How the Olympics Will Cost London

A huge stadium and other facilities may end up as costly white elephants.

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The Olympic Games have a rich history, but so does the controversy over cost. More often than not, the host city gets stuck with unanticipated bills and hulking, underused structures that quickly lose their Olympic grandeur.

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Officials in London, where this year's Summer Games will be held, have precedent on their side. The 1948 Summer Games, also held in London, were known as the "austerity Olympics" because the United Kingdom, still under rationing and other strictures from World War II, had little to spend on a lavish show. Some British citizens feel the 2012 Games should follow a similar formula, since Britain, like the United States, is struggling with high unemployment, excessive government debt, and the hangover from a deep recession.

But the British government has waved off austerity. When London won the bid in 2005, the estimated cost of hosting the Olympics was £2.4 billion, or about $3.8 billion. That has risen more than fourfold and could still go higher, thanks to mushrooming costs for security and the opening and closing ceremonies, among other things.

U.K. officials mount a familiar defense of their Olympian spending: The nation will earn it back through enhanced tourism, economic development, and worldwide exposure. But overstating the economic benefit of the Olympic Games is as much of a tradition as the torch or the marathon. "A city is like an athlete," says Canadian academic Bob Barney, founding director of the International Center for Olympic Studies in London, Ontario. "It will pursue almost any means to win the games. But some will lean toward performance enhancing measures."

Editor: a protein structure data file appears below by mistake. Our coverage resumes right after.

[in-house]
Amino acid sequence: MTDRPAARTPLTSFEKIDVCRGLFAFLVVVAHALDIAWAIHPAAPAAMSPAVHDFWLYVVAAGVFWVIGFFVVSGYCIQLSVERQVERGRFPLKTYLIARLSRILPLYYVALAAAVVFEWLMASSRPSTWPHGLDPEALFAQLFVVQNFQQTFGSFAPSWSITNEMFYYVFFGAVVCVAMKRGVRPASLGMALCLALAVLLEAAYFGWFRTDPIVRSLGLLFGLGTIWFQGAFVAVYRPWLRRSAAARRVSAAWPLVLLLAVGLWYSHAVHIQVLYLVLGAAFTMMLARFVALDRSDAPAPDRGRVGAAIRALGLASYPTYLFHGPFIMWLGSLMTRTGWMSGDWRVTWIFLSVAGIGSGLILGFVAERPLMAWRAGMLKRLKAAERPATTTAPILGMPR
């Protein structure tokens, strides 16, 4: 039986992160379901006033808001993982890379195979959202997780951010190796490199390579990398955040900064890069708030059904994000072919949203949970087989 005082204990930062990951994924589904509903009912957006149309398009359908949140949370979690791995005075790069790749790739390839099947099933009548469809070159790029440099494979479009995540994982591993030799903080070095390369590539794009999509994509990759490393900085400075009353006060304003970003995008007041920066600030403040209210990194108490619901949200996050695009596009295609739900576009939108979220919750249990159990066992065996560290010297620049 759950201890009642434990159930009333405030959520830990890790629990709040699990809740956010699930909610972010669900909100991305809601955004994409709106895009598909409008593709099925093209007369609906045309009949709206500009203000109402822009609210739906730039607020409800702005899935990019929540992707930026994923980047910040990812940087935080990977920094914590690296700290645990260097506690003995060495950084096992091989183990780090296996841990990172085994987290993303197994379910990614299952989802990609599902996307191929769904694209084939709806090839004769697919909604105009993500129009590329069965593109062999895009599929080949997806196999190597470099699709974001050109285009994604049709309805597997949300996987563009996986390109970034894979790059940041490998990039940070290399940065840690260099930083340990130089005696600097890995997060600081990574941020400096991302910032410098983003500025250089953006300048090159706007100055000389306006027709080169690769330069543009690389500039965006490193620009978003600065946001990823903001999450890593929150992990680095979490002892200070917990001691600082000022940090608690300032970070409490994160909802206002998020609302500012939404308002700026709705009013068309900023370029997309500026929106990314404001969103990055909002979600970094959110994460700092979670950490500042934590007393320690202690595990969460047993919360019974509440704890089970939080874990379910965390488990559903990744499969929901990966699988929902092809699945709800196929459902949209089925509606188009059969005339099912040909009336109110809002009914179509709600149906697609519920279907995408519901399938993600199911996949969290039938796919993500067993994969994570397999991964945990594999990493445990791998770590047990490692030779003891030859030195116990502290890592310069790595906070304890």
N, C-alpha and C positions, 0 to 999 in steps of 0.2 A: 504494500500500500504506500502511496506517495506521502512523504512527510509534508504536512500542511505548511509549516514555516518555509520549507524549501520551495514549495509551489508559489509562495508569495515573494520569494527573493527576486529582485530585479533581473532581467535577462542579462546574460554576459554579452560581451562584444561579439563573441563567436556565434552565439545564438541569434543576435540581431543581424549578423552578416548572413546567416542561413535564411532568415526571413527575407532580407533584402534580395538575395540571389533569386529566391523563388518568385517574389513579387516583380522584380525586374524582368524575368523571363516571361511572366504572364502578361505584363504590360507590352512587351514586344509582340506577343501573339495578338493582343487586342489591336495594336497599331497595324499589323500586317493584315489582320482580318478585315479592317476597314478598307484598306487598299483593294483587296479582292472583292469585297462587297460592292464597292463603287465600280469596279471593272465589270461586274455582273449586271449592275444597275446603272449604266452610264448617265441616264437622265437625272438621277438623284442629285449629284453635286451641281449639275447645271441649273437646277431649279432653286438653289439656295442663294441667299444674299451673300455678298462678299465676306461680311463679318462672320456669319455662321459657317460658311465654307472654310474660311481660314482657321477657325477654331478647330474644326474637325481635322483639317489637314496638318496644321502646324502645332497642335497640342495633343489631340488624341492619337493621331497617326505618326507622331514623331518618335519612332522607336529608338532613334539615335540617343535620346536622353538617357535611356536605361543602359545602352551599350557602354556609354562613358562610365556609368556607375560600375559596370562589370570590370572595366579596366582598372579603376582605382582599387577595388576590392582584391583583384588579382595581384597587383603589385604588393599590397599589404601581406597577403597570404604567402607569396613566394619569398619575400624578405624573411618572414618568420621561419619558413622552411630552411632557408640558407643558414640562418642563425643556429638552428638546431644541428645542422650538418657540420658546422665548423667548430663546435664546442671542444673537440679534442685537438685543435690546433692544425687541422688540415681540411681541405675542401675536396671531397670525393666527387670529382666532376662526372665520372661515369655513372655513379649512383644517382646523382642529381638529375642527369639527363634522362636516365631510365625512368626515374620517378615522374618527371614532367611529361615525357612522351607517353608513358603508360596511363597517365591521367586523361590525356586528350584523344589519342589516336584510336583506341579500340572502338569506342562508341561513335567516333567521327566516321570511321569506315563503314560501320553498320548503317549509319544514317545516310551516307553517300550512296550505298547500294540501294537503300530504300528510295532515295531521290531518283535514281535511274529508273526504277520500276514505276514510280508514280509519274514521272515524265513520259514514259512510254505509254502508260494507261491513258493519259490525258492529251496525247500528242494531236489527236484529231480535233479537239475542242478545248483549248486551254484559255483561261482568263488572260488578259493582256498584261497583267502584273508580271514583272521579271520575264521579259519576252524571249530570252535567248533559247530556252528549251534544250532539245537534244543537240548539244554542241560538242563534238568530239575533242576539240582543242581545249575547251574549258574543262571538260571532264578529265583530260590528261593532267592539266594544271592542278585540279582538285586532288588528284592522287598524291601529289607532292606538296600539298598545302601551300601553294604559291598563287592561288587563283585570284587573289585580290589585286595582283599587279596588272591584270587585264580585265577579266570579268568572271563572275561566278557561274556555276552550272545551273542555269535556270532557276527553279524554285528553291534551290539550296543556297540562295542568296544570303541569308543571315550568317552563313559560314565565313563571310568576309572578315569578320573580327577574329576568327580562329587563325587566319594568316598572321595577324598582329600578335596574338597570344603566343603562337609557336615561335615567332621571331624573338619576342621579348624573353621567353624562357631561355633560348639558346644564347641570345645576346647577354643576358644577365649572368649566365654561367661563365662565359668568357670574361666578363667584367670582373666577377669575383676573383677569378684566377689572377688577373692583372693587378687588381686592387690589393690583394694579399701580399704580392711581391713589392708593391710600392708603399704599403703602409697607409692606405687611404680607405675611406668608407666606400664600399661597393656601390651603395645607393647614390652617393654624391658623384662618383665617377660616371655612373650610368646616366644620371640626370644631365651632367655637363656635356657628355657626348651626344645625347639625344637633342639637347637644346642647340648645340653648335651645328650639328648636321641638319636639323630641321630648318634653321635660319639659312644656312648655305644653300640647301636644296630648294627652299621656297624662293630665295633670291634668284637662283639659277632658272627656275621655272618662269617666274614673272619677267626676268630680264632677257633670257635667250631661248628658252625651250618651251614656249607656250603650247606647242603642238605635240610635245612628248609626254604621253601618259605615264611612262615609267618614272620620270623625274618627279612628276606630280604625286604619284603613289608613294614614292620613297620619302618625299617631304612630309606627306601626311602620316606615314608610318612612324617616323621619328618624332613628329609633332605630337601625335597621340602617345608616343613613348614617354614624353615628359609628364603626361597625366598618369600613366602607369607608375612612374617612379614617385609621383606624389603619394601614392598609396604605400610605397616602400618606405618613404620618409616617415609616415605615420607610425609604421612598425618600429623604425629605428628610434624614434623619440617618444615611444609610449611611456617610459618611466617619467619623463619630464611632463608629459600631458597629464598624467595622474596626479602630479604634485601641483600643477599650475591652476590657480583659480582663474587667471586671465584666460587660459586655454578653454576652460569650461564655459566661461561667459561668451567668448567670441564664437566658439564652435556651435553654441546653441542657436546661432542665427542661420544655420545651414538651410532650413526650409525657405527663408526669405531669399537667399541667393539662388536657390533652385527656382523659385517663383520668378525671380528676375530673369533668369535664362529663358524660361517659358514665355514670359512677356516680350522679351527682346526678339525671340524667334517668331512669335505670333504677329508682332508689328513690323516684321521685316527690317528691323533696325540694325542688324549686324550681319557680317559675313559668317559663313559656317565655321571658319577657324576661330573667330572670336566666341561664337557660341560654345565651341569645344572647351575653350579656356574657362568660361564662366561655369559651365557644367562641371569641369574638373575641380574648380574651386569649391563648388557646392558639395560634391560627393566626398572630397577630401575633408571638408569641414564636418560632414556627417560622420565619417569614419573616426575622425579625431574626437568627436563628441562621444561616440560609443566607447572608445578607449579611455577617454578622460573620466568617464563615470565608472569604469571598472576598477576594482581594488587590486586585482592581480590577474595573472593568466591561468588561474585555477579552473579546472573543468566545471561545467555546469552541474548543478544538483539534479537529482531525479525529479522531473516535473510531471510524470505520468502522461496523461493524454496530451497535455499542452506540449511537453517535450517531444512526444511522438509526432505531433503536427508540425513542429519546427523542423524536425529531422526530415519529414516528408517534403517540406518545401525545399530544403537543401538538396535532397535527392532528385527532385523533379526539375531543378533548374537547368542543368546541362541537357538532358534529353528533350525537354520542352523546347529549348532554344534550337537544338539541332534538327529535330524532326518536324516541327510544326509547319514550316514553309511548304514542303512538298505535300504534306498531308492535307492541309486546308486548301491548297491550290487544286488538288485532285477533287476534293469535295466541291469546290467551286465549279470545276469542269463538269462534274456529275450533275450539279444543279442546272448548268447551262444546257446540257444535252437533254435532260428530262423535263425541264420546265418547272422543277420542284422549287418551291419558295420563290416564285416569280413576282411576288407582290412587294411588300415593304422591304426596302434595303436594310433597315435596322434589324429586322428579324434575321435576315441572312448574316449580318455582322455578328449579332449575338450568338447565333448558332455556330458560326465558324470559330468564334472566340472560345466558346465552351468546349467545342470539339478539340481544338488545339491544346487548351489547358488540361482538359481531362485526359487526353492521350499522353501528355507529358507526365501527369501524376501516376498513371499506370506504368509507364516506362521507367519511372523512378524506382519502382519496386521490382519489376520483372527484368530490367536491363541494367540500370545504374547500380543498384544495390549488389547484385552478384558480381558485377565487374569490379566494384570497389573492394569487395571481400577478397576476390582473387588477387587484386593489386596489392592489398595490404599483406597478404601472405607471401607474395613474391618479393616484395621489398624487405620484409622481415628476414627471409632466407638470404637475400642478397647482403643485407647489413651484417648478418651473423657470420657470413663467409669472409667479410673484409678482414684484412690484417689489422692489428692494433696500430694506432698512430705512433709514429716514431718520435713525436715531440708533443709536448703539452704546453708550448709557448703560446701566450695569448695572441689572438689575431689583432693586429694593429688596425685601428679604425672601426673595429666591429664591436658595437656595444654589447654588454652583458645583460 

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Some elements of the Olympic buildup do typically help the local economy, such as infrastructure and transportation improvements, beautification, and communication upgrades. London will garner some of those benefits. Much of the development for the Olympics is taking place in the east London area known as Stratford, which had been a decaying and neglected industrial zone. Improved transit, the Olympic park, and an athlete's village that will be converted into residential housing could help revive the area. A huge new shopping mall has already opened, transforming an old railroad brownfield into a bustling retail complex.

But London also seems to be making the same mistakes as other cities that lost a bundle on the Olympics. The biggest may be an 80,000-seat Olympic stadium that's likely to cost about $800 million but still has no planned use once the games are over. There are two soccer clubs in London that could use a stadium of that size, but they also want features the Olympic venue doesn't have. "There are no executive offices, no hospitality suites, no luxury boxes," says British sociologist Garry Whannel, co-author of Understanding the Olympics. "Who is a viable end-user? You'd think that might be a good question to ask when you're designing the bid."